Casey Shannon Studio Image

The Sound of One Hand: Reaching Beyond the limits of Traditional Ink Painting

Monday, June 4, 2012

Ink Stick vs Bottle Ink

Ink Stick or Bottle Ink?

That is the question!

Shanghai Premium Ink Stick
This ink stick is made from coal oil creating a shiny brown-black finish that is smooth. It's highly regarded as one of China's finest quality in ink sticks. It has markings of "101" on the side of the stick to differentiate it from others.

Bottled Ink or Ink Stick and Slate?

Traditionally, ink is made by grinding an ink stick made from pine soot or oil in water against a stone, also known as a slate, using circular motions of your hand and arm. The Japanese have perfected the bottled ink, which makes ink convenient and easy to use. Traditionalists frown on the bottled ink as it takes away the essence of this ancient art form.

Best Bottle Ink
A warm brown-black permanent liquid ink.

It's a "toss up" between making your own ink with stick and stone or using bottled ink. Some artists love tranquility and centering of the mind and body as they grind the ink stick to a piece of slate for several minutes as they meditate to get into their mindset to paint or write. In class,  students enjoy the convenience of the instant pour, enabling them to start right away with their practice.

Ink Grinding Slate/Stone
This handsome new round grinding stone that features a charcoal black stone base/well, capped with a richly varnished dark wooden lid makes for an elegant showpiece, even when not in use!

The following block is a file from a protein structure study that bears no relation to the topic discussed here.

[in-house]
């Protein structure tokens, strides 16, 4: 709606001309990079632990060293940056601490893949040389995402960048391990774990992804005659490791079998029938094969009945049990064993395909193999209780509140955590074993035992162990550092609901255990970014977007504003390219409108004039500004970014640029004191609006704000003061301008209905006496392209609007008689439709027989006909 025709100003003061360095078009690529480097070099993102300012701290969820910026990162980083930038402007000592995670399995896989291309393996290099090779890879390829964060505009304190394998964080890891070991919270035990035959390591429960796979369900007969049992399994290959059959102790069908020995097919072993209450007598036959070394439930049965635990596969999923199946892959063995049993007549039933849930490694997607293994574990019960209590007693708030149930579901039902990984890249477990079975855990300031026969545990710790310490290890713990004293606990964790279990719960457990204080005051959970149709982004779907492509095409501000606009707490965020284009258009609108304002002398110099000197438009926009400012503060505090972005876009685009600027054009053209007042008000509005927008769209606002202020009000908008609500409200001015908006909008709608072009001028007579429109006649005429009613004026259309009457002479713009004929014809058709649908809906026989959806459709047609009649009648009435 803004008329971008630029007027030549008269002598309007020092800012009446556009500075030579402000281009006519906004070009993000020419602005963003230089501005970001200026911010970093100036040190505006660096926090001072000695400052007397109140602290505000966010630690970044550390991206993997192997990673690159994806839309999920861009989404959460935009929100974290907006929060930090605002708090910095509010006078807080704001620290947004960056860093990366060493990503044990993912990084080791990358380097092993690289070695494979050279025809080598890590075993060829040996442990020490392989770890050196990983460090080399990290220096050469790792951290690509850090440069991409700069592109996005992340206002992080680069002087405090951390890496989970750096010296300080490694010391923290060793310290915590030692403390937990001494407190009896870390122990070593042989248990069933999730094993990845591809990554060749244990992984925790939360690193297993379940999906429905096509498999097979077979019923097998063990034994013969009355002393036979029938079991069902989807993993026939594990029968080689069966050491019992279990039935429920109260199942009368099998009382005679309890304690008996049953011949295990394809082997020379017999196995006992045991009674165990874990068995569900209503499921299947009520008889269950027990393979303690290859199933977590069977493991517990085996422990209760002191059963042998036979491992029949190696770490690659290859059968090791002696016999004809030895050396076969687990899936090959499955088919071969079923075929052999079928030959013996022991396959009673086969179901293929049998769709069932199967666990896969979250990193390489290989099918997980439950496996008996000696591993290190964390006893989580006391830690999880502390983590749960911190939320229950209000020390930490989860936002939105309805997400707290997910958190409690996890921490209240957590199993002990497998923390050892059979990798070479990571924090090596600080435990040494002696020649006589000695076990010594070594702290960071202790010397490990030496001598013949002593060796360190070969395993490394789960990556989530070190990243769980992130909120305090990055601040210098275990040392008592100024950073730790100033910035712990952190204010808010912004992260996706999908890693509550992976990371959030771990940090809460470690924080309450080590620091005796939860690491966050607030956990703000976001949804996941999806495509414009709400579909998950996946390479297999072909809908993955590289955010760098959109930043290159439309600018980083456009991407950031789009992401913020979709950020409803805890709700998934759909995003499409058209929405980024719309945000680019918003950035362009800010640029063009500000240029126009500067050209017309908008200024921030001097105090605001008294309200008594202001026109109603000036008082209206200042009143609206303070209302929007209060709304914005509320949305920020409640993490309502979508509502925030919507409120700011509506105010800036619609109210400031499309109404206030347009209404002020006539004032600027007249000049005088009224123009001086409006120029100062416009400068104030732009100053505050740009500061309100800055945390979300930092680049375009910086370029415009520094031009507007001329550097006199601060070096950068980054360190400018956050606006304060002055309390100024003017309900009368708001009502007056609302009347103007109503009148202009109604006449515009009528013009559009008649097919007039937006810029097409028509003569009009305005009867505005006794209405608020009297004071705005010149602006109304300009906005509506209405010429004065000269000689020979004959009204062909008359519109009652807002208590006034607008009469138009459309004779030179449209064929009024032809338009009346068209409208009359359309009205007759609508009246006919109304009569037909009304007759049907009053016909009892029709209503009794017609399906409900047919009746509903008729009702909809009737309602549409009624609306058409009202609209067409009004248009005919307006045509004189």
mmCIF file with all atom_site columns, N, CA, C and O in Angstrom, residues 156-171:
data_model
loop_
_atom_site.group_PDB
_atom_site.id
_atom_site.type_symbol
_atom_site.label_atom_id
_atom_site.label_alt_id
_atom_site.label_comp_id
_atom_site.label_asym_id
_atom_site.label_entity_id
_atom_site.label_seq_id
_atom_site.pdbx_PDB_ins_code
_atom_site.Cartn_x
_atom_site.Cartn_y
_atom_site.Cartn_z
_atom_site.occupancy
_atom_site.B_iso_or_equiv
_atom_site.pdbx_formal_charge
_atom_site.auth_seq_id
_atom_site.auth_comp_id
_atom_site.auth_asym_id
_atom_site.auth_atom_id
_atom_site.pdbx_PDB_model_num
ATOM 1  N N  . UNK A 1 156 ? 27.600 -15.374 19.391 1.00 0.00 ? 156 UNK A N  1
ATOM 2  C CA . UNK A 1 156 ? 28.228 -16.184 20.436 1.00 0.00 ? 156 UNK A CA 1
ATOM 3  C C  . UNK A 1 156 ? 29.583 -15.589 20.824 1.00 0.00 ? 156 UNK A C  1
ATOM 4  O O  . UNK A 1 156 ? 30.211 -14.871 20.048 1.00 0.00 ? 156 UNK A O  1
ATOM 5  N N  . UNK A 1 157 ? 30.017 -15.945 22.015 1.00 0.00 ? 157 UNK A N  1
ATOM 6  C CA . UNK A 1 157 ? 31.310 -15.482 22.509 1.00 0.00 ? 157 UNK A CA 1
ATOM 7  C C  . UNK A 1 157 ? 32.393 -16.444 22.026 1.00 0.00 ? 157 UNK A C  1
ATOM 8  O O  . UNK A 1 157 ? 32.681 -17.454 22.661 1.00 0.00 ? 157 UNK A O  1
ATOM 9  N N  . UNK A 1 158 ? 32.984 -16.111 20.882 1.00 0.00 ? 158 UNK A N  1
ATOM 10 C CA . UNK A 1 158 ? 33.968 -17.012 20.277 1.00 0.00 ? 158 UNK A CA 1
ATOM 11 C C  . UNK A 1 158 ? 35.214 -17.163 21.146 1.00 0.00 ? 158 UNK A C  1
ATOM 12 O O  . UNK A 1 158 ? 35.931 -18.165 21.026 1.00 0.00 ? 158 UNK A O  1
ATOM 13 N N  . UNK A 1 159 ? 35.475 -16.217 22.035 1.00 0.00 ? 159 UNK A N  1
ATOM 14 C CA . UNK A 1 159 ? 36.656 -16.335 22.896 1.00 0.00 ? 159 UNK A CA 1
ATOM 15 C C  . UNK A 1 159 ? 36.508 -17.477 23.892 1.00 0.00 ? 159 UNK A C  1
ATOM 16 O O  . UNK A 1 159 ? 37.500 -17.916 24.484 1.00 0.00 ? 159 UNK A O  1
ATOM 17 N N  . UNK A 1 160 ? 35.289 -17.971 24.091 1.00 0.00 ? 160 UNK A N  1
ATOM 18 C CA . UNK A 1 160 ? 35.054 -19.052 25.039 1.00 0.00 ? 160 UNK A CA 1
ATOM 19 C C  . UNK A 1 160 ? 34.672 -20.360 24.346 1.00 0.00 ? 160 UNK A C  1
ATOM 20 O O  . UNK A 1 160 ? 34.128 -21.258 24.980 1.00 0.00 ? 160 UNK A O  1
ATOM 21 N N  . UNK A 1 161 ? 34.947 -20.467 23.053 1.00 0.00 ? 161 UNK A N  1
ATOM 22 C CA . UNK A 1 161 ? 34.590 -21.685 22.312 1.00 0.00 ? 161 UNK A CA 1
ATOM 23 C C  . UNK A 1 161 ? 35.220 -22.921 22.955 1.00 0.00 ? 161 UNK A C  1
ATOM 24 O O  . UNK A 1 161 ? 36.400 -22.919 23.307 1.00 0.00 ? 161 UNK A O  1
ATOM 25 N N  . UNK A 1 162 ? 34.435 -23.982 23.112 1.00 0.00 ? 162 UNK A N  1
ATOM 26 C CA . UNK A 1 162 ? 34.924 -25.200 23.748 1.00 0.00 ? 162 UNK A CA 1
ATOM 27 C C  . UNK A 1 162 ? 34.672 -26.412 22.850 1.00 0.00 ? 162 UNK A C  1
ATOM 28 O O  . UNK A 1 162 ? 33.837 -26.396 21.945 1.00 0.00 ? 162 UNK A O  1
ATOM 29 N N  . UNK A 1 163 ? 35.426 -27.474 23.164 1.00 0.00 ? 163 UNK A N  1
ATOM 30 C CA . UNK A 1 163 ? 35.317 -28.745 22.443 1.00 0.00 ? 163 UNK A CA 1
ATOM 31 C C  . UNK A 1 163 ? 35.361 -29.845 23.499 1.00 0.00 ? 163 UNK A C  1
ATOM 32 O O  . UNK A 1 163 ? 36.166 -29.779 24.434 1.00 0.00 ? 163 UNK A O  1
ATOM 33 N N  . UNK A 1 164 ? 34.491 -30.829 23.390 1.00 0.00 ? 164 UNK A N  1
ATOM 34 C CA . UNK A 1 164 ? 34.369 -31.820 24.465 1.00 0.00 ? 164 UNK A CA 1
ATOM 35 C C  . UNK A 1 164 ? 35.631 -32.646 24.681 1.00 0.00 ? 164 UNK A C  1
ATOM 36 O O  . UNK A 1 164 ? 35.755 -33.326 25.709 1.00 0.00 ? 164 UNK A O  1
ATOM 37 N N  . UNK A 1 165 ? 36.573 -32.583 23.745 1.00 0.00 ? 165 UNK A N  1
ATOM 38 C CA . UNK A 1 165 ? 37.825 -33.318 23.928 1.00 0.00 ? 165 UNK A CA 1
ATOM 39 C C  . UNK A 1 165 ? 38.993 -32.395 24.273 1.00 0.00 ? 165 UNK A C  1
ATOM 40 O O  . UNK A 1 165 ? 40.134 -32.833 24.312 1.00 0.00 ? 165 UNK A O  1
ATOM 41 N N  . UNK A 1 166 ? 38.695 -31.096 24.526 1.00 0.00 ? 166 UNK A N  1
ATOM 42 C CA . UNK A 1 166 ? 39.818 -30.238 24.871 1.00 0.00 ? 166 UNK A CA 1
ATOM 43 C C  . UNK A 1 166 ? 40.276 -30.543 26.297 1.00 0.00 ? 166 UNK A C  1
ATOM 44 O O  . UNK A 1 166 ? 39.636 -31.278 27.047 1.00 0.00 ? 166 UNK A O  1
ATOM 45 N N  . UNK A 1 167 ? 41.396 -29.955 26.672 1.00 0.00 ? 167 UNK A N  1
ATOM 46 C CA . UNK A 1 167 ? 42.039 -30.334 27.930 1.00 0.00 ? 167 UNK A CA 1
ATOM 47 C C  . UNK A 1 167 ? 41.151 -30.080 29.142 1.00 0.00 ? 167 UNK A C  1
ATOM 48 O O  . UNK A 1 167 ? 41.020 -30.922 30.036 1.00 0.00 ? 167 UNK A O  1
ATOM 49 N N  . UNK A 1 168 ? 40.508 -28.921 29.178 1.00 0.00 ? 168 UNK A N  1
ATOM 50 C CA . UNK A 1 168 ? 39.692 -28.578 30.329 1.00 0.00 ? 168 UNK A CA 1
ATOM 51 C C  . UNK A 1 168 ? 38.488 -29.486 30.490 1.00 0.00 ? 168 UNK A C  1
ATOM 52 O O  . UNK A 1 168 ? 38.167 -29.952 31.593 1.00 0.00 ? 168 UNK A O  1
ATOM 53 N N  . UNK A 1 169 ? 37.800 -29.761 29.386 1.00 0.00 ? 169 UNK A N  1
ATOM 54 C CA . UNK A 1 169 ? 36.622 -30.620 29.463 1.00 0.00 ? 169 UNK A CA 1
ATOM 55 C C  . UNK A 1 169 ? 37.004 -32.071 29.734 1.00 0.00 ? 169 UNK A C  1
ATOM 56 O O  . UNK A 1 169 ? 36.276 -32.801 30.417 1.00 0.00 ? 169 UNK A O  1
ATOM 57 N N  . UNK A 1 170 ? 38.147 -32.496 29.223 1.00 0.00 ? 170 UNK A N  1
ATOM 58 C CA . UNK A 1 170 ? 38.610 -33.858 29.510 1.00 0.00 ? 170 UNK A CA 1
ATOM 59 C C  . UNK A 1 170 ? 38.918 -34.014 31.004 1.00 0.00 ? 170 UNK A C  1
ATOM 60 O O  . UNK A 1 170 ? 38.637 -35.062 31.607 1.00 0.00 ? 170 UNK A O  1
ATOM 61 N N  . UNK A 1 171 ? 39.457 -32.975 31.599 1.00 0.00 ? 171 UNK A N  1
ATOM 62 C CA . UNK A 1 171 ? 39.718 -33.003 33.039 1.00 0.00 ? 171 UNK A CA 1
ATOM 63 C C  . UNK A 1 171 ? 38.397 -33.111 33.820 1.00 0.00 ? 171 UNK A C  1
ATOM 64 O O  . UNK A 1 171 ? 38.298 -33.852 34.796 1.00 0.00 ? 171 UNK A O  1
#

Whether you like the convenience or the meditative process, the choice is up to you.

More Information Below

Director of North American Branch ICCPS
International Chinese Calligraphy and Ink Painting Siciety
国際中国書法国画家協会アメリカ支部:Ms. Casey Shannon アメリカ現代水墨画家


  1. Interesting article :)
    I usually use premade ink for practice, and grind ink for commissions.
    It might be my imagination, but I find freshly grinded ink to have more texture than the fluid premade ink. You can also play with the consistancy of grinded ink - making thicker ink or more diluted.
    What's your personal preference?

  2. Thanks for your comment Xtol Lord. I use both bottle and stick ink depending on the painting. I am like you and generally use bottle ink for practice. I do however thoroughly enjoy the grinding of ink and use that method mostly. The grinding of the ink does help my mindset before beginning a painting. It is a way of meditating for me. Best, Casey



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